Saturday, December 8, 2012
Ashley L. Haskins (J.D. May 2012, University of Arkansas at Little Rock) recently published her note entitled Estate and Probate Law--Testamentary Disposition of Non-probate Assets: Whether IRAs are Comparable to Life Insurance Policies and Whether Testators Should Be Able to Change an IRA Beneficiary By Will (Nunnenman v. Estate of Grubbs, 20120 Ark. App. 75, _S.W.3d_.), 34 U. Ark. Little Rock L. Rev. 153-171 (2011). The introduction to the article is available below:
Most courts have held that any attempt to change the beneficiary of a life insurance policy by will is ineffectual where the policy "specifies the manner in which the change may be made." Rather, a policyholder must adhere to the insurance company's procedure for amending a beneficiary designation in order for a modification to be valid. Contrary to the consensus of a vast majority of the states, Arkansas law recognizes testamentary changes to insurance beneficiaries as long as the insurance policy to be changed is specifically identified, and the testator's intent to change the beneficiary is clear. Arkansas courts, however, have not been confronted with the issue of whether this unique doctrine should be extended to other non-probate assets until recently. Nunnenman v. Estate of Grubbs considered whether a purported amendment to a beneficiary designation by holographic will effectively changed the beneficiary of an individual retirement account (IRA).
In Estate of Grubbs, the decedent named Nunnenman as the sole beneficiary of his IRA. On the account, Nunnenman "was identified by name, social security number, and date of birth." Two years later, the decedent died following a brief hospitalization. Significantly, days before his death, the decedent executed a last will and testament that left his entire estate to his mother, Shervena Grubbs. Although the IRA was not specifically referenced in the will, Ms. Grubbs argued she was the rightful beneficiary. She attempted to support her argument by proffering a handwritten note that purportedly changed the beneficiary designation on the decedent's IRA from Nunnenman to Ms. Grubbs.
The appellate court refused to uphold the testamentary change to the decedent's IRA. The importance of this case, however, rests in dicta where the court insinuates it would have affirmed the district court's extension of the law for insurance policies to IRAs if the handwritten note had qualified as a valid holographic will. In her dissent, Judge Hart strongly urges that this is inappropriate due to important differences between IRAs and life insurance policies.
The standard required to validate life insurance beneficiary changes by will seems relatively easy to satisfy: 1) specifically identify the account and 2) ensure that the testator's intent to change the beneficiary is clear. Allowing testamentary changes to beneficiaries of non-probate assets can lead to many problems, including an increased risk of fraud and unnecessary litigation, which arguably defeats the purpose of non-probate assets. IRAs serve a different purpose than that of life insurance policies; therefore, the court's apparent willingness to directly extend the law applying to life insurance policies was in error. By comparing Arkansas's reasoning with that of other states as well as federal law, this note will show that if the courts wish to allow testamentary changes to IRAs and other non-probate assets, a much more coherent and strenuous test should be applied. In order to encourage people to comply with company policies regarding beneficiary changes, testamentary disposition of non-probate assets should be the exception rather than the rule.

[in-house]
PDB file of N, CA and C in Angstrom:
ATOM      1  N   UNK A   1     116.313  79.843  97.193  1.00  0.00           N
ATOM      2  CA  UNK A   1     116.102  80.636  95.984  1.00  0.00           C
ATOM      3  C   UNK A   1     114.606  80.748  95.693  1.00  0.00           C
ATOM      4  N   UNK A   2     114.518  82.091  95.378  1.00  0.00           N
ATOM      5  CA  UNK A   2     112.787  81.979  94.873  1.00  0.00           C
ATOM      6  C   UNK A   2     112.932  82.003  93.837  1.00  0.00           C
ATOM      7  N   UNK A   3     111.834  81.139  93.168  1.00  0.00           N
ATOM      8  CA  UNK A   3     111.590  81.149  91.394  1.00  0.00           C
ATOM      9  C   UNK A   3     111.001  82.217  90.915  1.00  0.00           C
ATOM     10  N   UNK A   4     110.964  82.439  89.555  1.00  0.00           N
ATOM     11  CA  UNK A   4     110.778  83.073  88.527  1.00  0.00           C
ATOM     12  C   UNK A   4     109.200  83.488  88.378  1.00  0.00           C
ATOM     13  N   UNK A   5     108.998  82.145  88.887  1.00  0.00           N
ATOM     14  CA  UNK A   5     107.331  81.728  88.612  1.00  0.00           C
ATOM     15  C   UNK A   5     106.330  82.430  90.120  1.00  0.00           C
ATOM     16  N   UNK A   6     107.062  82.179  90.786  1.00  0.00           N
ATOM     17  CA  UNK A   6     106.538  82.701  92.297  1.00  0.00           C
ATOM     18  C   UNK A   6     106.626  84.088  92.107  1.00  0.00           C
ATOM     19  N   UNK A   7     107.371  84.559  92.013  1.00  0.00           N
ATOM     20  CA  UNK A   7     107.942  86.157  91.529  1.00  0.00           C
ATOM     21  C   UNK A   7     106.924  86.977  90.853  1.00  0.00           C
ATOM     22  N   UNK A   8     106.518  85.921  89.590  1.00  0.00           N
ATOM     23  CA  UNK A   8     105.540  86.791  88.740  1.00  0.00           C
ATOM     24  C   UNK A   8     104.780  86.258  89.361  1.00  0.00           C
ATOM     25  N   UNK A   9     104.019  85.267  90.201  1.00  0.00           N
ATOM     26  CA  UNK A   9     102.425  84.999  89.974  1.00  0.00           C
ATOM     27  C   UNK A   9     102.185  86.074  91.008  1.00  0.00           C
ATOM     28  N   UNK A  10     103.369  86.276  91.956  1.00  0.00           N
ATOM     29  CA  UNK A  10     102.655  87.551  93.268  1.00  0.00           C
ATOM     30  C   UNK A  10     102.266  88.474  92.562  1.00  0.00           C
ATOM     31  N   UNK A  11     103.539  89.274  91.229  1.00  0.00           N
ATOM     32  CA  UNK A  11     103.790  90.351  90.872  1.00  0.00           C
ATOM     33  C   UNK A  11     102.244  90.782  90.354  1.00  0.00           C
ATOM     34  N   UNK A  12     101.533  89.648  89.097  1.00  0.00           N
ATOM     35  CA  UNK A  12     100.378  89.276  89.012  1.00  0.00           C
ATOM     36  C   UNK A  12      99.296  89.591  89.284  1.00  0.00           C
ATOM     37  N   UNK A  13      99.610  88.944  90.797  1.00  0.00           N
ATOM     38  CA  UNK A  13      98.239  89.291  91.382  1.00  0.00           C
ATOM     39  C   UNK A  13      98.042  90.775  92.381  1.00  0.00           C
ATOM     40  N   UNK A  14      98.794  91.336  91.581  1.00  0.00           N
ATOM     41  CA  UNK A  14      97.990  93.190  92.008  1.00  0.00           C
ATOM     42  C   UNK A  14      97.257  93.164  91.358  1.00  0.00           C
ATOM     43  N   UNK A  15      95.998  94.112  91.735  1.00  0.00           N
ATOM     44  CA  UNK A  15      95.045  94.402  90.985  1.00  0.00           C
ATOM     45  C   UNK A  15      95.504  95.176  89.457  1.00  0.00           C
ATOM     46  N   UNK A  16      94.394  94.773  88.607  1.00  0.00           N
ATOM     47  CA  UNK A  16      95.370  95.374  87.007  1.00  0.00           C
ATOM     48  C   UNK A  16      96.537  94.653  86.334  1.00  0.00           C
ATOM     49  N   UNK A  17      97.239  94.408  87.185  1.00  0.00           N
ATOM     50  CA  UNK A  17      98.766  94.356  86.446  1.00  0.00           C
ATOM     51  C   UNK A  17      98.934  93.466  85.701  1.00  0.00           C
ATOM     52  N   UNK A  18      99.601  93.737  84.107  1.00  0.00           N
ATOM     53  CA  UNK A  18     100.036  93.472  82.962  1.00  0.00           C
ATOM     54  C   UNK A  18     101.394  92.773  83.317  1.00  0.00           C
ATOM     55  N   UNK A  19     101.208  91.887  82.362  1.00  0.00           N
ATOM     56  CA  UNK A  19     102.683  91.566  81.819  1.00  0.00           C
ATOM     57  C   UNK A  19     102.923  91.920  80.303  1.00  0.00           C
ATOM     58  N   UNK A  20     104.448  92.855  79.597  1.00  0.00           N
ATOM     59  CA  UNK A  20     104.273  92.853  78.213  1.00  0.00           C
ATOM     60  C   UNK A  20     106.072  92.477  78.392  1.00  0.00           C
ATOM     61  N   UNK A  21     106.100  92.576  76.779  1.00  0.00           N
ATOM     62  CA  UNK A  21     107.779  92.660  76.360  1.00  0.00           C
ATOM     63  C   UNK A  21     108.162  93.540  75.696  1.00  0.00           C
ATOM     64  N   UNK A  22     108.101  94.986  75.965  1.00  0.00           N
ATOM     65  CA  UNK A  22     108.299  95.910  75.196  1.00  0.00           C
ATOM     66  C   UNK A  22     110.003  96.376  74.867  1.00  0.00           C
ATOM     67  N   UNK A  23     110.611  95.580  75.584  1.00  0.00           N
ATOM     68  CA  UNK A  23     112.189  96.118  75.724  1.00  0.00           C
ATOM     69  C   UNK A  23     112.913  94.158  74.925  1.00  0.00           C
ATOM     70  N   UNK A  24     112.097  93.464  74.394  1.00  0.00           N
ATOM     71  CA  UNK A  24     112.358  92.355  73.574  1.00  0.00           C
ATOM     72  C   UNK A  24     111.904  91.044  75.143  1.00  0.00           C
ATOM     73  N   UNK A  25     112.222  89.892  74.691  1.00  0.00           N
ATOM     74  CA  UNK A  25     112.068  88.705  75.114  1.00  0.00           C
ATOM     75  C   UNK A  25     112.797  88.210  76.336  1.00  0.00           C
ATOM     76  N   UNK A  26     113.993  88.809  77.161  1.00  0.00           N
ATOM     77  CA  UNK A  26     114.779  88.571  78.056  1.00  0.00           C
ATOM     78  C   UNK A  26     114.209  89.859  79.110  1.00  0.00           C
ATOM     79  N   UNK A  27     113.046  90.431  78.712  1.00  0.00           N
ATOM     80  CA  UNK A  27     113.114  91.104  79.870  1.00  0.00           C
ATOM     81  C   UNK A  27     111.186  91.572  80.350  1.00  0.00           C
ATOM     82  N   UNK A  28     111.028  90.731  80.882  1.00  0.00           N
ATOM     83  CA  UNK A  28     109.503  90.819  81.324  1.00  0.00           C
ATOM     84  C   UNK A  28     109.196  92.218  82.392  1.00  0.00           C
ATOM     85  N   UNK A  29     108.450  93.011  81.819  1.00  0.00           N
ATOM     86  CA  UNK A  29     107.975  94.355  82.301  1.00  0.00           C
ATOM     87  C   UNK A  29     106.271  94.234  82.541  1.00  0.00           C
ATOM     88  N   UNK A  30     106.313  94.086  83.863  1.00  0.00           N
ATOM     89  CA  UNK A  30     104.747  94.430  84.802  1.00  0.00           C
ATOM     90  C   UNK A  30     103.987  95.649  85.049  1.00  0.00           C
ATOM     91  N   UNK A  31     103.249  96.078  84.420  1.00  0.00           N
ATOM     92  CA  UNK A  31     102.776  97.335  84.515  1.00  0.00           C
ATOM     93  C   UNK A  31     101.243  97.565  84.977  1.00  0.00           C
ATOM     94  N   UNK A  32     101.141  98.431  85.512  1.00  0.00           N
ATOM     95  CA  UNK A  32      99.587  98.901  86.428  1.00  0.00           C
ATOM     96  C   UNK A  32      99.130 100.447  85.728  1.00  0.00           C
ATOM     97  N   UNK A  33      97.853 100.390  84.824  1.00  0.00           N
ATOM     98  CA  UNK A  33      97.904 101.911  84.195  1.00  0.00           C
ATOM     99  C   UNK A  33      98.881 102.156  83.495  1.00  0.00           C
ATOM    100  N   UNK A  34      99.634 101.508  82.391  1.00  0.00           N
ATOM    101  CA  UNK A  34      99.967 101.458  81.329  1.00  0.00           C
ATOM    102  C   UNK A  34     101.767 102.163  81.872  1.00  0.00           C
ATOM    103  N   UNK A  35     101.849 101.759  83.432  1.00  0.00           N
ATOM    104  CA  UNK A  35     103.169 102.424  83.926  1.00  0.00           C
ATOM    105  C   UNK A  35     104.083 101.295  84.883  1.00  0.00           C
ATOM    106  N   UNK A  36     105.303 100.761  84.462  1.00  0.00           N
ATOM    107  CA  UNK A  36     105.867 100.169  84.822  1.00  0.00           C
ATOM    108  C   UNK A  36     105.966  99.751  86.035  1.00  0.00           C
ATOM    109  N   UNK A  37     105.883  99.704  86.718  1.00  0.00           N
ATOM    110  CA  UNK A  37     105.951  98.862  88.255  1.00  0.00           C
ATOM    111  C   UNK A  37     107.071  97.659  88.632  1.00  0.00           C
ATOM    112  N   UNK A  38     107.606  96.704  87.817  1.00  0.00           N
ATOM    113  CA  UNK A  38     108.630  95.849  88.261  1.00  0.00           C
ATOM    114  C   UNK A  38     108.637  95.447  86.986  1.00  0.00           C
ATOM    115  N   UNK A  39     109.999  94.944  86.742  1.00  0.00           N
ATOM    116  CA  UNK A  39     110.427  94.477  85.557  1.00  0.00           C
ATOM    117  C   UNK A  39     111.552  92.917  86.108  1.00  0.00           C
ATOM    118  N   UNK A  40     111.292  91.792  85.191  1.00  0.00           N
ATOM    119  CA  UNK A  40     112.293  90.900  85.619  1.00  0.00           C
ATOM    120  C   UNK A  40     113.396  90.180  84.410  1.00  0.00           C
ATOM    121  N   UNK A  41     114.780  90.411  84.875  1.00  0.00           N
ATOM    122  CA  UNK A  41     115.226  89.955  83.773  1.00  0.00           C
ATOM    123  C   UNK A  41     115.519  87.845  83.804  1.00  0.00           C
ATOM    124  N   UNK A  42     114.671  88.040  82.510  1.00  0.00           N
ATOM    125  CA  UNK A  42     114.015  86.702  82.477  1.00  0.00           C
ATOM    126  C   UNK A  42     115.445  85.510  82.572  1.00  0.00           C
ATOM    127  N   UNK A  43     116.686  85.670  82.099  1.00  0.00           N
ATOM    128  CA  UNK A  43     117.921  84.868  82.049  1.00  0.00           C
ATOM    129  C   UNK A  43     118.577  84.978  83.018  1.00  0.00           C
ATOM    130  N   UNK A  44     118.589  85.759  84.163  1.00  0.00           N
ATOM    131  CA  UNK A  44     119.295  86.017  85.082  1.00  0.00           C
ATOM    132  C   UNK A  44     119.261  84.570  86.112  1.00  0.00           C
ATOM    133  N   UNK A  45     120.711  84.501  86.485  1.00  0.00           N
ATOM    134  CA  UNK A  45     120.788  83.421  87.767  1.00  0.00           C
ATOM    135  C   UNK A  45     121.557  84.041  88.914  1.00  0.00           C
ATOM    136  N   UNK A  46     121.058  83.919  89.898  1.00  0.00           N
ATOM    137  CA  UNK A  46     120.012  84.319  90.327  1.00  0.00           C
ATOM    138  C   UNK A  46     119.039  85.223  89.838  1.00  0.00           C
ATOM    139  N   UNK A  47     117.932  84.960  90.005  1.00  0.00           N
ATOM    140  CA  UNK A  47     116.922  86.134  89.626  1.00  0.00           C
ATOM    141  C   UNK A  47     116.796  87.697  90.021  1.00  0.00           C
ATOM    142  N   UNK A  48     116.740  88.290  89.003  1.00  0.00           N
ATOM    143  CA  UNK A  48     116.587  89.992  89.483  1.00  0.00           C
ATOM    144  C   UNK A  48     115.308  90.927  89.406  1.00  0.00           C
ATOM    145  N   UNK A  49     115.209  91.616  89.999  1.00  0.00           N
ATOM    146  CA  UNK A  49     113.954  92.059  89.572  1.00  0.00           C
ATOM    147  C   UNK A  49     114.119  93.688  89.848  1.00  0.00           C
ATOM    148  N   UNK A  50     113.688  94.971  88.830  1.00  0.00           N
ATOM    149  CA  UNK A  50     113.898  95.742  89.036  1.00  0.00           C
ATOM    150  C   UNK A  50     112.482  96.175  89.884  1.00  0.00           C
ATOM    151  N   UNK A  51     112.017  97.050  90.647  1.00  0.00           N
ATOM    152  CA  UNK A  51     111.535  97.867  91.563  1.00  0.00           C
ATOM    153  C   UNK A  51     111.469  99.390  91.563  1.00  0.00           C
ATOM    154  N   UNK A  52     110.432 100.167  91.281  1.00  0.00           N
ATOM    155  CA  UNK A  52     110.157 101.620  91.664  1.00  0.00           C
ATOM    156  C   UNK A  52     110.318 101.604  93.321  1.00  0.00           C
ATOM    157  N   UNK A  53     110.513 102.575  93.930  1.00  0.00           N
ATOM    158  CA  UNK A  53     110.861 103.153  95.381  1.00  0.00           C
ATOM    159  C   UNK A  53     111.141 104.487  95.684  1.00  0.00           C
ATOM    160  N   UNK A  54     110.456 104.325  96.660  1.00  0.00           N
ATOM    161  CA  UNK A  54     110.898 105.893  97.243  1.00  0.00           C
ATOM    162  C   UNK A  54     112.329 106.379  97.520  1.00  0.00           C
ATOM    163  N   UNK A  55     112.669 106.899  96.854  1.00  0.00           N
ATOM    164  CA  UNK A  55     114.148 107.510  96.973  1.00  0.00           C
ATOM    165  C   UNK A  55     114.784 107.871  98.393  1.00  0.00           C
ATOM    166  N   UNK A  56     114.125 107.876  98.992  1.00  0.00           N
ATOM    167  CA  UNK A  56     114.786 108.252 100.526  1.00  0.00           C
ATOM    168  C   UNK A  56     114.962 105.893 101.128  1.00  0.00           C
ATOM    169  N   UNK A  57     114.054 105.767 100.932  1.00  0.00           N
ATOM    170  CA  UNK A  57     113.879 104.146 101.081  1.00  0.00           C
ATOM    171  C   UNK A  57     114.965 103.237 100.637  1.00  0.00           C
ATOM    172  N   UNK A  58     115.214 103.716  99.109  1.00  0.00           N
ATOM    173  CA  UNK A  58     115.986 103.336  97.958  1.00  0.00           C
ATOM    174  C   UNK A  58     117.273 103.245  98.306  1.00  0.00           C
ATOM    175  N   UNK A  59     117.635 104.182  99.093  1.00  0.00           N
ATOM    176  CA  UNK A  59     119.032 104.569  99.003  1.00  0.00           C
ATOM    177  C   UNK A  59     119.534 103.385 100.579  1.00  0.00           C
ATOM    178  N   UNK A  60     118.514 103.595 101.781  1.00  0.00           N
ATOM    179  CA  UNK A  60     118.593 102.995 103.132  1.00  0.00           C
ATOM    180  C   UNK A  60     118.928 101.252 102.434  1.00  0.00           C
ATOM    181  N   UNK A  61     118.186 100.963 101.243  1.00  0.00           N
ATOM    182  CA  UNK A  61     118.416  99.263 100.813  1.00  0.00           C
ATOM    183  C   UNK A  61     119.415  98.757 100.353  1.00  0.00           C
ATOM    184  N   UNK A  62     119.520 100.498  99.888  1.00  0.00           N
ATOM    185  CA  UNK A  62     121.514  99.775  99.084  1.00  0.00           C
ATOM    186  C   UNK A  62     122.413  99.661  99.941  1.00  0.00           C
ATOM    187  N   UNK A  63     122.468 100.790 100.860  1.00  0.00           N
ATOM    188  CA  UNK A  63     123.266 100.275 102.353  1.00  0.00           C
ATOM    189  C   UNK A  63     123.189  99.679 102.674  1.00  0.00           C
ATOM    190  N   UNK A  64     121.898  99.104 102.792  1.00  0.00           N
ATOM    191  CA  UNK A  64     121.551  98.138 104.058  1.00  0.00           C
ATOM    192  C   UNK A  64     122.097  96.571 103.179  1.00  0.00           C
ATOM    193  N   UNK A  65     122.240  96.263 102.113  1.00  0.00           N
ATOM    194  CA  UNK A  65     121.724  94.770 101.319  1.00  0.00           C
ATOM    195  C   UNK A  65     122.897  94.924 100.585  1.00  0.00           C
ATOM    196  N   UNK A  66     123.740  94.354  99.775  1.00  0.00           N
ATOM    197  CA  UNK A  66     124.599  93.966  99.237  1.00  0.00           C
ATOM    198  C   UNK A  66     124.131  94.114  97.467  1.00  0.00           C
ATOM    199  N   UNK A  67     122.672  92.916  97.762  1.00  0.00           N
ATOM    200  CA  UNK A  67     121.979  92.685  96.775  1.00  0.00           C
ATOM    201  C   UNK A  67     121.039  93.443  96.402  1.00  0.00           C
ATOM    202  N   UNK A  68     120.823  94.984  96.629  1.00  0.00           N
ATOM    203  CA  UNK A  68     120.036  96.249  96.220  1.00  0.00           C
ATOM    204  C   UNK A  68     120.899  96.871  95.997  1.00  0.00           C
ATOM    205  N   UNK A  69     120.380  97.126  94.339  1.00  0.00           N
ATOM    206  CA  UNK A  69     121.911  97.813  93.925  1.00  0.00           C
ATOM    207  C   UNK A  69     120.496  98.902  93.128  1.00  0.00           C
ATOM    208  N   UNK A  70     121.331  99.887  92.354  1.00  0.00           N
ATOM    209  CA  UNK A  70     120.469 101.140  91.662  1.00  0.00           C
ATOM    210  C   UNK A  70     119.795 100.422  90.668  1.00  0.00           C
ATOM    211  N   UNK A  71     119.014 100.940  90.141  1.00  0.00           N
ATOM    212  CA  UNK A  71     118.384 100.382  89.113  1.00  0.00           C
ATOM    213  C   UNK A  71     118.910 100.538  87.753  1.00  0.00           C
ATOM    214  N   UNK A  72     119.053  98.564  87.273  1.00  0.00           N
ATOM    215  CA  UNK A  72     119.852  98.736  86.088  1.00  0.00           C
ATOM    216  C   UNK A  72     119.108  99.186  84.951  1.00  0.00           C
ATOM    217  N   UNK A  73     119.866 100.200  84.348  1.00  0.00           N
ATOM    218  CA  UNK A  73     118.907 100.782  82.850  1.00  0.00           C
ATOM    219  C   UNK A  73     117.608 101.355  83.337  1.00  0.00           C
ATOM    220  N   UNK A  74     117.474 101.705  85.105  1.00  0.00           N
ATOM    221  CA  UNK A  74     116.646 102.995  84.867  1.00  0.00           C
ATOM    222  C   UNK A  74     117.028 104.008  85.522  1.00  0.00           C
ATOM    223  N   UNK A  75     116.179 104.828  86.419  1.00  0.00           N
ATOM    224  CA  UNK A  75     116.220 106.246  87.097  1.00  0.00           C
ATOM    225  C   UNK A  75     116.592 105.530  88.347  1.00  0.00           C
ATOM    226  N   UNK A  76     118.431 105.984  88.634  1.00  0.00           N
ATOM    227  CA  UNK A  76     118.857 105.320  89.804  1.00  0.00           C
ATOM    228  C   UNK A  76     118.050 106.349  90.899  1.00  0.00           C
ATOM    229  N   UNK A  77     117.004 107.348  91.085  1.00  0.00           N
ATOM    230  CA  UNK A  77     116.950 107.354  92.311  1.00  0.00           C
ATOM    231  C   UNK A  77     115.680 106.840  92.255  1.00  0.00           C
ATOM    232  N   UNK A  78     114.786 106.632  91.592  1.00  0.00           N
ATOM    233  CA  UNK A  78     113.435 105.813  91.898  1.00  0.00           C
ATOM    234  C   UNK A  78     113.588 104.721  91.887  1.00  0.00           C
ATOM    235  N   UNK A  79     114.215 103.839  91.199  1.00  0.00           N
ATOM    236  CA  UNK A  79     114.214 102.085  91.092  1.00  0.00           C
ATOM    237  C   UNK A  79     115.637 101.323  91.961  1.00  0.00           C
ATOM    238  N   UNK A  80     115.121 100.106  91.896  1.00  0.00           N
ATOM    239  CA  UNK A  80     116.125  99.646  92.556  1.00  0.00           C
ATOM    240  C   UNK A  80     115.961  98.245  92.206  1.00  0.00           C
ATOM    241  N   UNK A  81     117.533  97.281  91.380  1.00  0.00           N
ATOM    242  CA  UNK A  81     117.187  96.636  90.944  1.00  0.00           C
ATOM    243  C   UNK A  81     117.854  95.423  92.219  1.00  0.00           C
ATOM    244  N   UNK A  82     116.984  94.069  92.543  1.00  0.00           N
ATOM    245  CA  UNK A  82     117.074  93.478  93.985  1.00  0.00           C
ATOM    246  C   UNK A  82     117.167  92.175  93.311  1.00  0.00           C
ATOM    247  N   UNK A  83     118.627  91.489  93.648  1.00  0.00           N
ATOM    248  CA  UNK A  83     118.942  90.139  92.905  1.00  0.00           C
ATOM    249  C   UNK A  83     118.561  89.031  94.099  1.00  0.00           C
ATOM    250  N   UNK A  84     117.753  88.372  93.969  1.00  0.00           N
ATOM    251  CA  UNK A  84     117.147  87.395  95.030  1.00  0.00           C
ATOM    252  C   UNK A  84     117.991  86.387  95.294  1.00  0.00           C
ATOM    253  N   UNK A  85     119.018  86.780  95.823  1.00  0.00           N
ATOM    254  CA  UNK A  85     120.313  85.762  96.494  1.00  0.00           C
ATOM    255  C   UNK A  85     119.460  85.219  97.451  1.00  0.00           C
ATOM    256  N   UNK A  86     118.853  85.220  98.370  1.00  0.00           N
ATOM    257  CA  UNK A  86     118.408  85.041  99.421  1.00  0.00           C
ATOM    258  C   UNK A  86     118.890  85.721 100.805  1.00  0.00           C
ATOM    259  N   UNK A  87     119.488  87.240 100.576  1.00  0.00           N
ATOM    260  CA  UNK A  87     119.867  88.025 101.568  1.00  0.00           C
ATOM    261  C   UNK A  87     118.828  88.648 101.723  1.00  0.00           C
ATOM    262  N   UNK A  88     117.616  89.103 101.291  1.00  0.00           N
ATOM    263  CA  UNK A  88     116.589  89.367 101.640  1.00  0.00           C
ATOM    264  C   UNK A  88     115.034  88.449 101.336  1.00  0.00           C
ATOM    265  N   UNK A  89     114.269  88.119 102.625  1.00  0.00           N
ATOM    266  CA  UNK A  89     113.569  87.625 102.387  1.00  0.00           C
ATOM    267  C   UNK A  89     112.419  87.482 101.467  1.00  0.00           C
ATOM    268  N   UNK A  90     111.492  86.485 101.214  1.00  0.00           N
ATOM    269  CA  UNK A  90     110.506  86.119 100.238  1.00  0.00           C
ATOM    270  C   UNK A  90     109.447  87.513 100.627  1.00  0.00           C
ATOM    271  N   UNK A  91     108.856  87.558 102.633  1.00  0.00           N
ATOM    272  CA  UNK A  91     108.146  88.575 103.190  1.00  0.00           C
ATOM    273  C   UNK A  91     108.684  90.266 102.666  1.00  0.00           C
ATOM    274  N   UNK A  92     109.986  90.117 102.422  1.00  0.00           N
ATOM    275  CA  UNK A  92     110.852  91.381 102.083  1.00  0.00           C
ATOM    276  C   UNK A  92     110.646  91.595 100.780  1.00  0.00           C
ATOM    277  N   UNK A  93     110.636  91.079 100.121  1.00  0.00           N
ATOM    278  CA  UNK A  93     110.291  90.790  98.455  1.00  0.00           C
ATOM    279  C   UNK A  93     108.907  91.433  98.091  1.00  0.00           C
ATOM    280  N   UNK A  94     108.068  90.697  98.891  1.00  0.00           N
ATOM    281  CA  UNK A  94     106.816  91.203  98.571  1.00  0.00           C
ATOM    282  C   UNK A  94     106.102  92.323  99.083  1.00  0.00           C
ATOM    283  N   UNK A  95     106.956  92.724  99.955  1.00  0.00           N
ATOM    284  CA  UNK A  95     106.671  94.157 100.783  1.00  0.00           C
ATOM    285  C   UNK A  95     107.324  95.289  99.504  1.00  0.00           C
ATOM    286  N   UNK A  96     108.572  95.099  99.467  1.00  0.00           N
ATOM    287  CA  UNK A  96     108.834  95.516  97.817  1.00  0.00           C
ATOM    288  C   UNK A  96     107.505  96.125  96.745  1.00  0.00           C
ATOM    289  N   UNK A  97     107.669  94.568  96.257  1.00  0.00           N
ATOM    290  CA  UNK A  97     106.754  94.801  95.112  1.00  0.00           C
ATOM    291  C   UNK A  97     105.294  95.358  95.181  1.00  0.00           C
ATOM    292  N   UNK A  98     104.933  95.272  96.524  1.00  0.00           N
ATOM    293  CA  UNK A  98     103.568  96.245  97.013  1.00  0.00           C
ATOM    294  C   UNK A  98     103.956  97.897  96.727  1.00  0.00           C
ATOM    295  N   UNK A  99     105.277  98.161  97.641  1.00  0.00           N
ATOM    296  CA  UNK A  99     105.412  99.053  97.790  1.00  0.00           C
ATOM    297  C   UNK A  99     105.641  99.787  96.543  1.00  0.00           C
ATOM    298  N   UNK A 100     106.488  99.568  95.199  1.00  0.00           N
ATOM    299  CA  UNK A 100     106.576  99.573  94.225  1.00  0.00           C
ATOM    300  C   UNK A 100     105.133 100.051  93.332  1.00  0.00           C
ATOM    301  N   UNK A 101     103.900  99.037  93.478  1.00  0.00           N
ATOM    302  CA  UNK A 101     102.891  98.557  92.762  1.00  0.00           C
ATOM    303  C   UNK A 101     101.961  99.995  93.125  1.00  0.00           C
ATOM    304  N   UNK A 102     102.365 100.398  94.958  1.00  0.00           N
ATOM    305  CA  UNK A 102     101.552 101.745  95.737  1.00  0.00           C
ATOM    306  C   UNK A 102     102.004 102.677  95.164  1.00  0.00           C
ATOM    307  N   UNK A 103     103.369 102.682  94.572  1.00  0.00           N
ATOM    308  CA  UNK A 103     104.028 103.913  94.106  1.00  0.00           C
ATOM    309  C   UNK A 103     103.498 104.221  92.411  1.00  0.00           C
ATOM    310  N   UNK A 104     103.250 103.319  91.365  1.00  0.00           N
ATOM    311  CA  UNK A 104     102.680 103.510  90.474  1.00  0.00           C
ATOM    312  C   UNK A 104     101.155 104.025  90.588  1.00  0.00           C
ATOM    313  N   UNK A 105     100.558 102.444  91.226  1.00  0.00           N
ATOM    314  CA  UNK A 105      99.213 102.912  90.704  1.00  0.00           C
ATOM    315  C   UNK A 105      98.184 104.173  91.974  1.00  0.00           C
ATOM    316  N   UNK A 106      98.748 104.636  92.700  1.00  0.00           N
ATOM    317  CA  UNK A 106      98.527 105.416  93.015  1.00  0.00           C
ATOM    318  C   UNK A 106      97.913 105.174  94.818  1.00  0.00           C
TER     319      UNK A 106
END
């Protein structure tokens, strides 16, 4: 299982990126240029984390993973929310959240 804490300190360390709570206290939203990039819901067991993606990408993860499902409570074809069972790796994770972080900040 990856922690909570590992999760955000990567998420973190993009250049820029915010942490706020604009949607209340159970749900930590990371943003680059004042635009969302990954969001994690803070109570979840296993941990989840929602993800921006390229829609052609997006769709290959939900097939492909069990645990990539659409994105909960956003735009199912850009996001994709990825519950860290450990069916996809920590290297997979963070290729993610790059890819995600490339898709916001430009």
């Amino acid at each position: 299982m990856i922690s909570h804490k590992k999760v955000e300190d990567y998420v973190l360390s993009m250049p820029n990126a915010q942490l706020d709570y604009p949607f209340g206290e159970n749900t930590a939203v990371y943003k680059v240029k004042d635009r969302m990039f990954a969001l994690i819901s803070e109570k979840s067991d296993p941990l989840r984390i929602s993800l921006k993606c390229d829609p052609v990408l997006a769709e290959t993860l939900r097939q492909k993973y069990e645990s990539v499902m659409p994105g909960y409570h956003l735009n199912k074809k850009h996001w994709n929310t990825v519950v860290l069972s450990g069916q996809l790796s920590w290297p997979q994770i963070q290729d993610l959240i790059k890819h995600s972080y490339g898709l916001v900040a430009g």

This note will begin by explaining the relevant reasoning in Estate of Grubbs. Next, it will discuss the history and general agreement among other states with regard to the testamentary disposition of life insurance policy proceeds. Then, the history of Arkansas's unique approach will be established, followed by a brief section comparing and contrasting Arkansas law with that of other states. After that, this note will examine the inherent differences between life insurance policies and IRAs and will argue that such distinctions require IRAs to be treated differently than life insurance policies by not allowing testamentary changes to IRA beneficiaries. Alternatively, if Arkansas courts choose to allow testamentary changes to IRA beneficiaries, this note will propose that courts should require such changes to meet a more rigorous standard than the current standard used to validate testamentary changes to life insurance beneficiaries. Finally, the note will conclude with a brief summary and restatement of the pertinent issue and arguments.